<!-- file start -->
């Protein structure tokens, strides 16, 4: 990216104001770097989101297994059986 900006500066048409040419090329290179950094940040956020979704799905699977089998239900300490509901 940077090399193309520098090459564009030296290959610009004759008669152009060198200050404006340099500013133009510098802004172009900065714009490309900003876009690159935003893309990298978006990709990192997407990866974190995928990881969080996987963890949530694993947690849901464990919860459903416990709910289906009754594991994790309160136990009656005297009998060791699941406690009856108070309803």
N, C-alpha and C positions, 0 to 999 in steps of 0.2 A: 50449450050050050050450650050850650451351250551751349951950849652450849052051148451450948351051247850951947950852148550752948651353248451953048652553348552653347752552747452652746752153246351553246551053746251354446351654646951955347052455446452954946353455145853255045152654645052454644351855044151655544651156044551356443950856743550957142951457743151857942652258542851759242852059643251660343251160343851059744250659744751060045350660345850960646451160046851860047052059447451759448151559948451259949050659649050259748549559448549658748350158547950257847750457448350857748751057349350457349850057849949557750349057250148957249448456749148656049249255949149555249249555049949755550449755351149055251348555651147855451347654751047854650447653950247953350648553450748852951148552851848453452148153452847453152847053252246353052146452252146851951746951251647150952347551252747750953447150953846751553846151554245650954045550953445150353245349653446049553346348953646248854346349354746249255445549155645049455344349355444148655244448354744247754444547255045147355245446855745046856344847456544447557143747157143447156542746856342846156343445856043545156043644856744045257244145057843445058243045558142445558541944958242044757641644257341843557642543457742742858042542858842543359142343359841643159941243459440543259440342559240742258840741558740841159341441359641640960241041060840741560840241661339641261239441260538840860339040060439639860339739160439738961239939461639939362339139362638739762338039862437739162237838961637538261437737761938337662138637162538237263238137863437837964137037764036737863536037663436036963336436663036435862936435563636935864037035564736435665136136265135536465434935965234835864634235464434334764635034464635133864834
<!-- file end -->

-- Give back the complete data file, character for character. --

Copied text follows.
């Protein structure tokens, strides 16, 4: 990216104001770097989101297994059986 900006500066048409040419090329290179950094940040956020979704799905699977089998239900300490509901 940077090399193309520098090459564009030296290959610009004759008669152009060198200050404006340099500013133009510098802004172009900065714009490309900003876009690159935003893309990298978006990709990192997407990866974190995928990881969080996987963890949530694993947690849901464990919860459903416990709910289906009754594991994790309160136990009656005297009998060791699941406690009856108070309803």
N, C-alpha and C positions, 0 to 999 in steps of 0.2 A: 50449450050050050050450650050850650451351250551751349951950849652450849052051148451450948351051247850951947950852148550752948651353248451953048652553348552653347752552747452652746752153246351553246551053746251354446351654646951955347052455446452954946353455145853255045152654645052454644351855044151655544651156044551356443950856743550957142951457743151857942652258542851759242852059643251660343251160343851059744250659744751060045350660345850960646451160046851860047052059447451759448151559948451259949050659649050259748549559448549658748350158547950257847750457448350857748751057349350457349850057849949557750349057250148957249448456749148656049249255949149555249249555049949755550449755351149055251348555651147855451347654751047854650447653950247953350648553450748852951148552851848453452148153452847453152847053252246353052146452252146851951746951251647150952347551252747750953447150953846751553846151554245650954045550953445150353245349653446049553346348953646248854346349354746249255445549155645049455344349355444148655244448354744247754444547255045147355245446855745046856344847456544447557143747157143447156542746856342846156343445856043545156043644856744045257244145057843445058243045558142445558541944958242044757641644257341843557642543457742742858042542858842543359142343359841643159941243459440543259440342559240742258840741558740841159341441359641640960241041060840741560840241661339641261239441260538840860339040060439639860339739160439738961239939461639939362339139362638739762338039862437739162237838961637538261437737761938337662138637162538237263238137863437837964137037764036737863536037663436036963336436663036435862936435563636935864037035564736435665136136265135536465434935965234835864634235464434334764635034464635133864834